A somewhat intriguing departure from the small clique of scale model clients or those wanting help with their travel photos, interior photography adds to the ever eclectic mix that I am grateful to enjoy.This post won't presume to offer any instruction but merely a flotilla of ideas using examples below from a number of stately homes and historical properties.
Another year, another visit to the Royal International Air Tattoo, this time in the company of friends. Much the same aircraft and displays as last year so we didn't stay for the full show and perhaps the limited variety of this set reflects my indifference. Still, the incredible pilots put on a good show despite the oppressive heat under the searing sunshine. Blinding rays pierced through the rings of undulating vapour trails as the deafening afterburners roared through the sky. These machines could undoubtedly find a missile lock far more easily than our cameras could a focus lock, our rattling shutters presumably no match for the cannons on the underbellies of these aerial knights. As they careened past in all directions it proved a trifle difficult to keep up but the show was efficiently organised and we enjoyed what we saw. A worthy distraction.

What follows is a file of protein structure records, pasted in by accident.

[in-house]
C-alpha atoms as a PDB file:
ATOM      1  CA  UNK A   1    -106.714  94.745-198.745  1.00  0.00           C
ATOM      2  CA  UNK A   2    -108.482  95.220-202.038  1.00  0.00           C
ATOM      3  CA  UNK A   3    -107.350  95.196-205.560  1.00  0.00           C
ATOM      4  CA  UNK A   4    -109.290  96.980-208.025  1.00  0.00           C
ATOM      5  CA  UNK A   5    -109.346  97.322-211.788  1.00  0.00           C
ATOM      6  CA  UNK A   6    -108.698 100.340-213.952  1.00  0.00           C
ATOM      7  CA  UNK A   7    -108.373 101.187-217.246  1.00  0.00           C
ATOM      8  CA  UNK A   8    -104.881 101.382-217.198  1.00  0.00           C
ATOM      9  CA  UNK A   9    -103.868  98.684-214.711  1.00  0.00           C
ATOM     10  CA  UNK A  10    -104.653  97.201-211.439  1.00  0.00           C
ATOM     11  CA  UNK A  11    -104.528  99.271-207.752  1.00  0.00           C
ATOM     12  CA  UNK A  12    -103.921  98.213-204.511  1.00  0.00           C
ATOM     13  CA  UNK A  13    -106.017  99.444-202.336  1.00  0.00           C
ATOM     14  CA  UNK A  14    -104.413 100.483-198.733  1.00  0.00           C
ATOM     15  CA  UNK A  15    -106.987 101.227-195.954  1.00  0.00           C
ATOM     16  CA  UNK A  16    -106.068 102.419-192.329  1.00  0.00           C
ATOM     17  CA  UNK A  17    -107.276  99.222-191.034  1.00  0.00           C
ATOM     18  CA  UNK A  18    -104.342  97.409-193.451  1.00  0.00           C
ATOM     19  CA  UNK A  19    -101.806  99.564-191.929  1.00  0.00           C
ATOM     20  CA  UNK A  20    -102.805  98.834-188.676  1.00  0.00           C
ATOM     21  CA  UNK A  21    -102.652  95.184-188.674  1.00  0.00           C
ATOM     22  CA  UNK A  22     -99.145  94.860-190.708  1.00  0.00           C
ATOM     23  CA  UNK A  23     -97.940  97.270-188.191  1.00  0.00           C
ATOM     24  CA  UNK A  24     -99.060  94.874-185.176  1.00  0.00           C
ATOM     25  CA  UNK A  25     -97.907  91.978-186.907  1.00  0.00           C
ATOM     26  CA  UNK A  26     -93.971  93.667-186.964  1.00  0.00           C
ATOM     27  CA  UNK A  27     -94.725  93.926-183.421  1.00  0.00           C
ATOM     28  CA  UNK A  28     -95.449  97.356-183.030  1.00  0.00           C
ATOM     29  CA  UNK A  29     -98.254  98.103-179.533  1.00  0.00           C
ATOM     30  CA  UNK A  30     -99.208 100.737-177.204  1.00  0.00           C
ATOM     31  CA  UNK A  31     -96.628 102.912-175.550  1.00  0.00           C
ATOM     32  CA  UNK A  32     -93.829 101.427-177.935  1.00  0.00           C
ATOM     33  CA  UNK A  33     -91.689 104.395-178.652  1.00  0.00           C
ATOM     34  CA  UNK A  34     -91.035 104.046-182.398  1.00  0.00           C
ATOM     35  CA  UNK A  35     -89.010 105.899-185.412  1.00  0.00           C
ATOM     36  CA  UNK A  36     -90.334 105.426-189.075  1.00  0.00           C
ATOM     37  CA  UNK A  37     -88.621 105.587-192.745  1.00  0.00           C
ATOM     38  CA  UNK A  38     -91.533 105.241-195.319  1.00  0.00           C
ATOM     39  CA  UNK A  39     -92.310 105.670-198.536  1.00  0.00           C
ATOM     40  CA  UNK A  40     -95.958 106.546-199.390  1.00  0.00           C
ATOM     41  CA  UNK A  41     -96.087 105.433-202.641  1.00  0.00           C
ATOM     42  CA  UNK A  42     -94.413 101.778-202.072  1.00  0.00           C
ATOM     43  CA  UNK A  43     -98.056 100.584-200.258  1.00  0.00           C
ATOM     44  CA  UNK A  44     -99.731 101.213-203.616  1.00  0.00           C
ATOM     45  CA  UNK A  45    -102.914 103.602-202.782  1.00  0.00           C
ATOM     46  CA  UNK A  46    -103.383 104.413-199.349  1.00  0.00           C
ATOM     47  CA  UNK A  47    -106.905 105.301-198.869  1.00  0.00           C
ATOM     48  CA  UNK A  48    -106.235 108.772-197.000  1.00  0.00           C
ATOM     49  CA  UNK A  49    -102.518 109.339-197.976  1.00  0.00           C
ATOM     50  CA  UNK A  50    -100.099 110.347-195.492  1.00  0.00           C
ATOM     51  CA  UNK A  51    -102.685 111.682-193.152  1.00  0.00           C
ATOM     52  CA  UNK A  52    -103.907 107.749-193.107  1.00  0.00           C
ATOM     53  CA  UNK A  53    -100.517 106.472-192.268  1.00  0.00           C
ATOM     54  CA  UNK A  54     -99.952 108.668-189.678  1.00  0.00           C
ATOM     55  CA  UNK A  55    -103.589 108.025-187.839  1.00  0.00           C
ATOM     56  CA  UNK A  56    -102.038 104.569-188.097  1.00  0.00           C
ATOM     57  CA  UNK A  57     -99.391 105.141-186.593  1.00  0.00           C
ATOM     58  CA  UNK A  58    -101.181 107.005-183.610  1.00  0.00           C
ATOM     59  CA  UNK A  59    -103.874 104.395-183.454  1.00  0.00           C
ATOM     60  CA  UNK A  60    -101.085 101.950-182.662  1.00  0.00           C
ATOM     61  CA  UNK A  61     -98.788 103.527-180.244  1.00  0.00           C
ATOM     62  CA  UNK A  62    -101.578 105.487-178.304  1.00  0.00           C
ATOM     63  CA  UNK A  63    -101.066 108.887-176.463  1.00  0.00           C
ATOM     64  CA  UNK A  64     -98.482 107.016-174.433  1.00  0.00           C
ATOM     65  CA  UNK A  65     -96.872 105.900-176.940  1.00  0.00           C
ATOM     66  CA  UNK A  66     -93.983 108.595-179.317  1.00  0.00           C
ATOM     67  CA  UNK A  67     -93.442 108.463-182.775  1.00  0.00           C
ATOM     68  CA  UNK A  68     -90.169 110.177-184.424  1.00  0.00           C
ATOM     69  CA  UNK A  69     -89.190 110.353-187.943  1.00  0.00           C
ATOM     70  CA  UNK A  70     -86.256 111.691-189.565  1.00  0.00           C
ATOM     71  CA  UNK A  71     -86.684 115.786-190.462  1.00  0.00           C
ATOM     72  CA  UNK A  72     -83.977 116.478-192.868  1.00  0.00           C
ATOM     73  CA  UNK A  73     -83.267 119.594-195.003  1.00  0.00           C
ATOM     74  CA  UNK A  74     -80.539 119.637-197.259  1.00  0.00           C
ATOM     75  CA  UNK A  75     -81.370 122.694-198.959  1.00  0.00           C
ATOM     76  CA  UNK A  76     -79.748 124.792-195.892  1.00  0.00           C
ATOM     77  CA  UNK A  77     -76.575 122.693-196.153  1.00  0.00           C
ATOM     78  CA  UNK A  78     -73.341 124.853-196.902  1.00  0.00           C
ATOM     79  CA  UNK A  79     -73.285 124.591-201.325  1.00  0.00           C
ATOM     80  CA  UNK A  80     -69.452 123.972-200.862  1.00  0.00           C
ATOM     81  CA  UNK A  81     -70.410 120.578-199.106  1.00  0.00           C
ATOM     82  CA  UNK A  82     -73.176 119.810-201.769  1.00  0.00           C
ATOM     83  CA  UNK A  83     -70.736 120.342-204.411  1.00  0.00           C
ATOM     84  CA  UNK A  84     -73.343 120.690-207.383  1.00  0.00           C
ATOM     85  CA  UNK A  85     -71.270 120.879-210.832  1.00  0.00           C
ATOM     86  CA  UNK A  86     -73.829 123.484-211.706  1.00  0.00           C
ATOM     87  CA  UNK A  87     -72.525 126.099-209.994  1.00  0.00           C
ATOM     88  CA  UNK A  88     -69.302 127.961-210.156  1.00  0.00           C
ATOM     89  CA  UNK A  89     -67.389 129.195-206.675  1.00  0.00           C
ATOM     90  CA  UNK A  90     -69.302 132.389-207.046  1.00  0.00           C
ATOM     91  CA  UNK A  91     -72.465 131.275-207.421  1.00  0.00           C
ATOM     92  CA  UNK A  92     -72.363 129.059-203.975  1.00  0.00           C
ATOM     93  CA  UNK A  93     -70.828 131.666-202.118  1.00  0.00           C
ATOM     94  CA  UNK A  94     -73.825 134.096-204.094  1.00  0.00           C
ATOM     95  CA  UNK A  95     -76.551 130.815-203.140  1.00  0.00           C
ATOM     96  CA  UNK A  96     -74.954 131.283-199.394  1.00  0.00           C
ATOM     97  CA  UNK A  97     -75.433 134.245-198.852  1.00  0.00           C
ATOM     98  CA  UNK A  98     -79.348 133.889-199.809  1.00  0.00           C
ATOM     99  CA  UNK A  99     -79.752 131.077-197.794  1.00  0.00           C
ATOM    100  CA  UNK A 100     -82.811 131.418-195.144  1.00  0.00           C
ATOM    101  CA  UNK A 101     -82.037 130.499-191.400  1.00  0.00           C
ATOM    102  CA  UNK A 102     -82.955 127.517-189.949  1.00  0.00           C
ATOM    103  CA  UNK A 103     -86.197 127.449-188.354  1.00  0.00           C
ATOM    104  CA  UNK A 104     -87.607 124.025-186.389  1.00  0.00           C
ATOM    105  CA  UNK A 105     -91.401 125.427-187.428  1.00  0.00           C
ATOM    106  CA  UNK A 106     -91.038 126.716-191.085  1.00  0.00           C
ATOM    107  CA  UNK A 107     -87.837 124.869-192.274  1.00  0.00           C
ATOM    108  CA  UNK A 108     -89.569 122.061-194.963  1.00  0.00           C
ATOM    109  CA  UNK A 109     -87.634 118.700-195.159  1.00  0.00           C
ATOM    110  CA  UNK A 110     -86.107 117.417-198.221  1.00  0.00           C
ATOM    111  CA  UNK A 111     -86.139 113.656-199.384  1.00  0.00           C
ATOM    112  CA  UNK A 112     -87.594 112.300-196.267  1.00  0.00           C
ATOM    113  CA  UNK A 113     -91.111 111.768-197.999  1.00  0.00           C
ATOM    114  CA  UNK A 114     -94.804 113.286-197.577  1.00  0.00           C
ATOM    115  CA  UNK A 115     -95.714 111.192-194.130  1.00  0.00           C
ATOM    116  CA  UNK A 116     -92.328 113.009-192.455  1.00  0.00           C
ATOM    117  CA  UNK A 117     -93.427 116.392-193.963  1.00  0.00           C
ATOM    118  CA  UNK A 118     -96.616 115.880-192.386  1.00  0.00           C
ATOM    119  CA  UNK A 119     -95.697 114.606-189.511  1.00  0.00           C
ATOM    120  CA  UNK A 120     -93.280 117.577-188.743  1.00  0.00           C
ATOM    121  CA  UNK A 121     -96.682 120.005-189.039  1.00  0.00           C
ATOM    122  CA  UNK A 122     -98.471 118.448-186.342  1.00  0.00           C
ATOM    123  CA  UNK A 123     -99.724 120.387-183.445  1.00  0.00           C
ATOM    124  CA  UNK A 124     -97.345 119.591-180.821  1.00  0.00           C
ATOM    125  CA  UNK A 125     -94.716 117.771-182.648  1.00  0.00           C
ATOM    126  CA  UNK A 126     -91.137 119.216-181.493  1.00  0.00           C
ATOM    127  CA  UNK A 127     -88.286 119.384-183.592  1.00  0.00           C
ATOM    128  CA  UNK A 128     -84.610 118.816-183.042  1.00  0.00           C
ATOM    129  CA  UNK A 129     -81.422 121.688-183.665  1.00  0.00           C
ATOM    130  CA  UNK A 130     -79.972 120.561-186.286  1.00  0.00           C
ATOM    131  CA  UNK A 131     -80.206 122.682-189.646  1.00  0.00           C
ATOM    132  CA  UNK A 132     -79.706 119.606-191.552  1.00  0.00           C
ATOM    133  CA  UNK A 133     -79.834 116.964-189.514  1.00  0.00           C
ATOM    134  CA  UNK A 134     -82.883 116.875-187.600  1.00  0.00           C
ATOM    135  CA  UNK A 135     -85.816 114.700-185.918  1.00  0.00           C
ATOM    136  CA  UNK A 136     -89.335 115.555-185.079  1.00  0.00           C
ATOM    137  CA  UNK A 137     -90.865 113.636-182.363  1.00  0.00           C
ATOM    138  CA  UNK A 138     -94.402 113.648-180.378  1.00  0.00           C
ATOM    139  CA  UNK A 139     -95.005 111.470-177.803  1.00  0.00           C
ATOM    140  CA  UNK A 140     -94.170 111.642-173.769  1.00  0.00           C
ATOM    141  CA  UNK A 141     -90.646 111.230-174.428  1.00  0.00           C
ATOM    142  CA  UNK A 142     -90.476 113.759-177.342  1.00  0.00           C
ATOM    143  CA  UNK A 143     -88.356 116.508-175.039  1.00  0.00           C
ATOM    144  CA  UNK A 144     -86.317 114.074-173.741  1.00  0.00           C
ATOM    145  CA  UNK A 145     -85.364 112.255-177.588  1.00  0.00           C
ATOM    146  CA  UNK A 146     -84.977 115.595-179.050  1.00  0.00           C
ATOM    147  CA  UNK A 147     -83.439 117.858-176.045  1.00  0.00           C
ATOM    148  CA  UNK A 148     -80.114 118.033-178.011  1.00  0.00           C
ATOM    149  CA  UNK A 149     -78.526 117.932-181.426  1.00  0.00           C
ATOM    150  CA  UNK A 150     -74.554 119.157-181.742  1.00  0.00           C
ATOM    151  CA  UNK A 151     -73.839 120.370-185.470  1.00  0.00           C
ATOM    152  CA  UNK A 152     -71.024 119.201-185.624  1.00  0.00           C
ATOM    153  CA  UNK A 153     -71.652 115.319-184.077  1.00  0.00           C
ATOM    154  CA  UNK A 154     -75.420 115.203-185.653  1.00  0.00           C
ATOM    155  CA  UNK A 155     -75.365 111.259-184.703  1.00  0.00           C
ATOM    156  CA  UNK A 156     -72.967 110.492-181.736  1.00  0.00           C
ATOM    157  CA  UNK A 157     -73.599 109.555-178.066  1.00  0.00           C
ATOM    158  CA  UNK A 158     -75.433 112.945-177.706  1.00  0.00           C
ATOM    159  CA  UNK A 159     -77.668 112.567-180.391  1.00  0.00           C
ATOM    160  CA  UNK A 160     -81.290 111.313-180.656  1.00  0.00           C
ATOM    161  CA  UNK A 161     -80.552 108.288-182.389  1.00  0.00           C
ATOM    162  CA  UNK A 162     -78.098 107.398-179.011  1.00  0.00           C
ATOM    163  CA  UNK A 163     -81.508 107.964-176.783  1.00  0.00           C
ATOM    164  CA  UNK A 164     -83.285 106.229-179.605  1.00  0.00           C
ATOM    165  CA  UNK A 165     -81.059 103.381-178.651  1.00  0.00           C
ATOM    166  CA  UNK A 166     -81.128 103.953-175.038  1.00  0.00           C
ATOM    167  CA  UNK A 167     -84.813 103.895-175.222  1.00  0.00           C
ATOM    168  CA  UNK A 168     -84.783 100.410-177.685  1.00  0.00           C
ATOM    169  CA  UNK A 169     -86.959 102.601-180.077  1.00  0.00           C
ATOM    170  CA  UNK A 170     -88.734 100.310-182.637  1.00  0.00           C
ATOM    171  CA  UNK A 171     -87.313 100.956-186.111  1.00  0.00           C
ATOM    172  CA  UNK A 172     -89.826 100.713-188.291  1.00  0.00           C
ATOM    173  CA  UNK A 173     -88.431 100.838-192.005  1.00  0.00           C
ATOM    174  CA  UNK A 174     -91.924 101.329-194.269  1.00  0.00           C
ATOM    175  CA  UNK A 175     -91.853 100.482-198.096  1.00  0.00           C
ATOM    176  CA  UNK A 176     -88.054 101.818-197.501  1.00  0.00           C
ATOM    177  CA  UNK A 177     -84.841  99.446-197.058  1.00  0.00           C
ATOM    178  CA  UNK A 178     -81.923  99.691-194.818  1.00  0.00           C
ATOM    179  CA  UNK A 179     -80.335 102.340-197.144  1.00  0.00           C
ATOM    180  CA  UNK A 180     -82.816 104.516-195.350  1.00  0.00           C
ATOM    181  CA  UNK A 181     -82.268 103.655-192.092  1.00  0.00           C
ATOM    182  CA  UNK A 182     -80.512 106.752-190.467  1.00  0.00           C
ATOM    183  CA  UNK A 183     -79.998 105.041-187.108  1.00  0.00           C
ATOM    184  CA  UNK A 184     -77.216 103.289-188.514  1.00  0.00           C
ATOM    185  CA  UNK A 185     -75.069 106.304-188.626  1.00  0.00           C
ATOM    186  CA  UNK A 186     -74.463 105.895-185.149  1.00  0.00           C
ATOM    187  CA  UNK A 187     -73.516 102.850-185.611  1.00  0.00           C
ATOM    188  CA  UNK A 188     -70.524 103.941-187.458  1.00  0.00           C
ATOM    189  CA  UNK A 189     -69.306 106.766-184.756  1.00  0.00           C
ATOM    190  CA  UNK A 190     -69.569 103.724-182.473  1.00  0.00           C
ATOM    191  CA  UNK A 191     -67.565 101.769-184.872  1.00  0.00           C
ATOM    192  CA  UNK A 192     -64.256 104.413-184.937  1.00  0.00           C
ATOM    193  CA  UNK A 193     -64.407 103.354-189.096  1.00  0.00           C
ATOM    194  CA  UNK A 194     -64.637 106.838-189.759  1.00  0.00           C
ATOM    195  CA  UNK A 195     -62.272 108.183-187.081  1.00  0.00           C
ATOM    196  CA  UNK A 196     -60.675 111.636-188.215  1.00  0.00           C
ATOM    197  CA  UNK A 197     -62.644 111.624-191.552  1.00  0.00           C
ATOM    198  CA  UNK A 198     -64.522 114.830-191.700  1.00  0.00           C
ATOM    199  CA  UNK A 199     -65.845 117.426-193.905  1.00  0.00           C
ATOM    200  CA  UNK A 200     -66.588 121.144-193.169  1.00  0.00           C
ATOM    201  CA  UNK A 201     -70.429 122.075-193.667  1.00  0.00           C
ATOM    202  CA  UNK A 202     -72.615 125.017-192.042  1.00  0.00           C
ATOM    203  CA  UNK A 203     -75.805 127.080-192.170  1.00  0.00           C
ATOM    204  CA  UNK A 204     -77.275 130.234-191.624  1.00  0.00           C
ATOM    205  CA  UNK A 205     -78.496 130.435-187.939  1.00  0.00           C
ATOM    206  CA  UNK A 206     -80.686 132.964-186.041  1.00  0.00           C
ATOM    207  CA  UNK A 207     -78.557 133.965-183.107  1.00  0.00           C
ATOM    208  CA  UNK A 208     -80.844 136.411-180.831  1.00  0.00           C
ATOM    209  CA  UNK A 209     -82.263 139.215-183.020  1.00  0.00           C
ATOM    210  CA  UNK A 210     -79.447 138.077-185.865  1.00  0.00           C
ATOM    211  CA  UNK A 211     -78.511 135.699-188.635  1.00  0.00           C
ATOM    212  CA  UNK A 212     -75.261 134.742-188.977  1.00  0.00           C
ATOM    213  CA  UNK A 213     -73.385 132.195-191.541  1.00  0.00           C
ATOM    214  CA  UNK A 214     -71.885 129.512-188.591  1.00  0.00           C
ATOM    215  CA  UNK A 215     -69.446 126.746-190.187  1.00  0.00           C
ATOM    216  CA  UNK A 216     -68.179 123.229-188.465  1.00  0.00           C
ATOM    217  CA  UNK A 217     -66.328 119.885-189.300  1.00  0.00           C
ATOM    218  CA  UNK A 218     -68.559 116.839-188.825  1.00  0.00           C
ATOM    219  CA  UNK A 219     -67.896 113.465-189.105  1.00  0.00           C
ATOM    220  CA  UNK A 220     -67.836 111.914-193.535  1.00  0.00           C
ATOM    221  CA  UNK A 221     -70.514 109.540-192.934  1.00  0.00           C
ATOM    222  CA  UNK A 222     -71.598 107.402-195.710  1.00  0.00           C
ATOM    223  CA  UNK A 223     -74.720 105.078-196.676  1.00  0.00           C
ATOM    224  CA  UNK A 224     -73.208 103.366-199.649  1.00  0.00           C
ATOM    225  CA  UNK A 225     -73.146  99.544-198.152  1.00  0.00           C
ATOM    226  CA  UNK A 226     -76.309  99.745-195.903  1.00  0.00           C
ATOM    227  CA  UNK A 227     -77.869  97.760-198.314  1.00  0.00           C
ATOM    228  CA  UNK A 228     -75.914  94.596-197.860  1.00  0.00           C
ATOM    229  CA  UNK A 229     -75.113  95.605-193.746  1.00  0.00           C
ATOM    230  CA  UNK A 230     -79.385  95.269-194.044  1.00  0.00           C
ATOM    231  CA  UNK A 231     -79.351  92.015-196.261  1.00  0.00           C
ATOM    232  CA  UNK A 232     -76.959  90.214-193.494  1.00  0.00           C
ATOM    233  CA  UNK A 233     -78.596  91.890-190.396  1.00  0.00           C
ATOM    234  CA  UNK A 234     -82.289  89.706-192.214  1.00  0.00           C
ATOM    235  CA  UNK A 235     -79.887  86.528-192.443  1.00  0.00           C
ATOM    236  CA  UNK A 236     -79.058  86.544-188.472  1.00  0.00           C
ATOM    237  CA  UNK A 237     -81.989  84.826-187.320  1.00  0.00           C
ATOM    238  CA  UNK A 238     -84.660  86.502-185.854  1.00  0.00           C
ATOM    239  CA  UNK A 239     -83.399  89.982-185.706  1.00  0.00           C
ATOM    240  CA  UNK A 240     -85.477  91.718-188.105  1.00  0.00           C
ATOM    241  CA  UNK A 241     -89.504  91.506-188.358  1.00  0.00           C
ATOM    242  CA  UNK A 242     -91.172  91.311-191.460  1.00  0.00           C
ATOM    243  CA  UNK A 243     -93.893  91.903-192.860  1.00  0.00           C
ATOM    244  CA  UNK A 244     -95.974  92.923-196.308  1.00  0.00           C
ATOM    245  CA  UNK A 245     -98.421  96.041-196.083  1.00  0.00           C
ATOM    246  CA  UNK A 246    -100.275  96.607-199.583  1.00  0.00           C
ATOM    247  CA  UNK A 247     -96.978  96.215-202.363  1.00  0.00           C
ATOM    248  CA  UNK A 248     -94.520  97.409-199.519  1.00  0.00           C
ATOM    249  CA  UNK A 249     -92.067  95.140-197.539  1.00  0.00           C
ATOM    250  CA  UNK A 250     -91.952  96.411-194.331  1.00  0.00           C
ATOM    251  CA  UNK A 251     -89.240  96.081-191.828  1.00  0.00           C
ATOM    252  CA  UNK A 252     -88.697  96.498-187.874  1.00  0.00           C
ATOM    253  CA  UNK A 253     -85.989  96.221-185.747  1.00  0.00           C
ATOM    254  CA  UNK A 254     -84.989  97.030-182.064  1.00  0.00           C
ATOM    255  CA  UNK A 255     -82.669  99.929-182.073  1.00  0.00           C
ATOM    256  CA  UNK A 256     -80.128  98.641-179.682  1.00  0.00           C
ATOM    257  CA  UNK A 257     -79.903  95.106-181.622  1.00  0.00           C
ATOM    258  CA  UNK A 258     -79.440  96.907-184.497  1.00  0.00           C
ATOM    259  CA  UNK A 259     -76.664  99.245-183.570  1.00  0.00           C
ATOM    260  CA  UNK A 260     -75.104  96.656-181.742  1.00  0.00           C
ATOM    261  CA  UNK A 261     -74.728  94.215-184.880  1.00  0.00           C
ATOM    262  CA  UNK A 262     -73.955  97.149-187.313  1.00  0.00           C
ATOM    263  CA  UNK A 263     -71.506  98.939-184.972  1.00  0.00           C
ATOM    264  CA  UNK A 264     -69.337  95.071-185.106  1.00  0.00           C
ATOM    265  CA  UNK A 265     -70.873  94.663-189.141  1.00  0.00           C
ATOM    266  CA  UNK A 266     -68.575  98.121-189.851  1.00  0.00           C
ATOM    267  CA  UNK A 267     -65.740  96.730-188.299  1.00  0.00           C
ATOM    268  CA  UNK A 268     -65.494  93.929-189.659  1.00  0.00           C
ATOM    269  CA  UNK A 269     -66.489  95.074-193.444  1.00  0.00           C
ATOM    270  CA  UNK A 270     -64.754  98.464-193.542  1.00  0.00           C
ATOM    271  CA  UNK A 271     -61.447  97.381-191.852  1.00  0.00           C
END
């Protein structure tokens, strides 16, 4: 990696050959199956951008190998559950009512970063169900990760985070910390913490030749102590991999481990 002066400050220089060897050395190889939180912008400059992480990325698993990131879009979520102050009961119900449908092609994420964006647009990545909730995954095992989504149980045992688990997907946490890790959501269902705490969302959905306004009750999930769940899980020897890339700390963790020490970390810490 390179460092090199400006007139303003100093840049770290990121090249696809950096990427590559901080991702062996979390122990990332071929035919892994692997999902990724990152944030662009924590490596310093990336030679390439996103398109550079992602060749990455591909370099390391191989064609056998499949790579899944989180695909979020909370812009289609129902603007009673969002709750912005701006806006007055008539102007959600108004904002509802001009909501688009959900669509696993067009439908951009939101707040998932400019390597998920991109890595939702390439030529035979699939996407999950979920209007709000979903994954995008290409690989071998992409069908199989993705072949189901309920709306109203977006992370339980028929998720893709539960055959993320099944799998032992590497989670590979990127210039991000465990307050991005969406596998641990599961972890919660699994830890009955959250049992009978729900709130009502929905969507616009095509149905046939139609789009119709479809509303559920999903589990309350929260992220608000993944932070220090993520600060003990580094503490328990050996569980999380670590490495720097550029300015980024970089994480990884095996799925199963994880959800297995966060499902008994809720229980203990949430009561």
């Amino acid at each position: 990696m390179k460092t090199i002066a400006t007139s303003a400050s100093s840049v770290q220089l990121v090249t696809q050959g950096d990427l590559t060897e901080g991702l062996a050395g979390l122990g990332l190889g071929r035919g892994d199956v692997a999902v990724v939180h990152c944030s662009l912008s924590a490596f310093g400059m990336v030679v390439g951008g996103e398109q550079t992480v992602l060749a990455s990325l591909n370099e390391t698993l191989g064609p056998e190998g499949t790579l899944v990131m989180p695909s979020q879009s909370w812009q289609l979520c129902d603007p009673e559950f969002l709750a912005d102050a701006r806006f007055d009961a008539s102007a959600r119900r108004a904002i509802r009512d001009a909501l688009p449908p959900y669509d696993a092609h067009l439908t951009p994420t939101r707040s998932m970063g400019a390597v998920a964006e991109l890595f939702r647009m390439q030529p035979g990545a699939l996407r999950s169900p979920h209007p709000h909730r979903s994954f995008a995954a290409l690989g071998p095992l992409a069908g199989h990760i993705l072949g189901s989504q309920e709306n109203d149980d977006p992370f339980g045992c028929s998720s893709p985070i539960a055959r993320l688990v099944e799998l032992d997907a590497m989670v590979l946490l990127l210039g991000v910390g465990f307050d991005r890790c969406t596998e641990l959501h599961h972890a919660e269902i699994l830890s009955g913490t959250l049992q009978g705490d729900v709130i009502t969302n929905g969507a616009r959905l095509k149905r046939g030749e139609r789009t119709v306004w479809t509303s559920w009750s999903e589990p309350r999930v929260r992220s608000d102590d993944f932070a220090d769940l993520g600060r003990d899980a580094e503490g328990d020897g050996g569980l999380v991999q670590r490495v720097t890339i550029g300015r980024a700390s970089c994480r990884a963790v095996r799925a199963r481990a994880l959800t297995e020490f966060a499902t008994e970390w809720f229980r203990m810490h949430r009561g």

Not the greatest images in the world but great to see the planes over the Mall as they celebrate the 100th anniversary of the birth of the Royal Air Force. Forget Top Gun, these guys know how to do it and make it look good. Some were on display at Horseguard's Parade. Happy 100th Birthday RAF.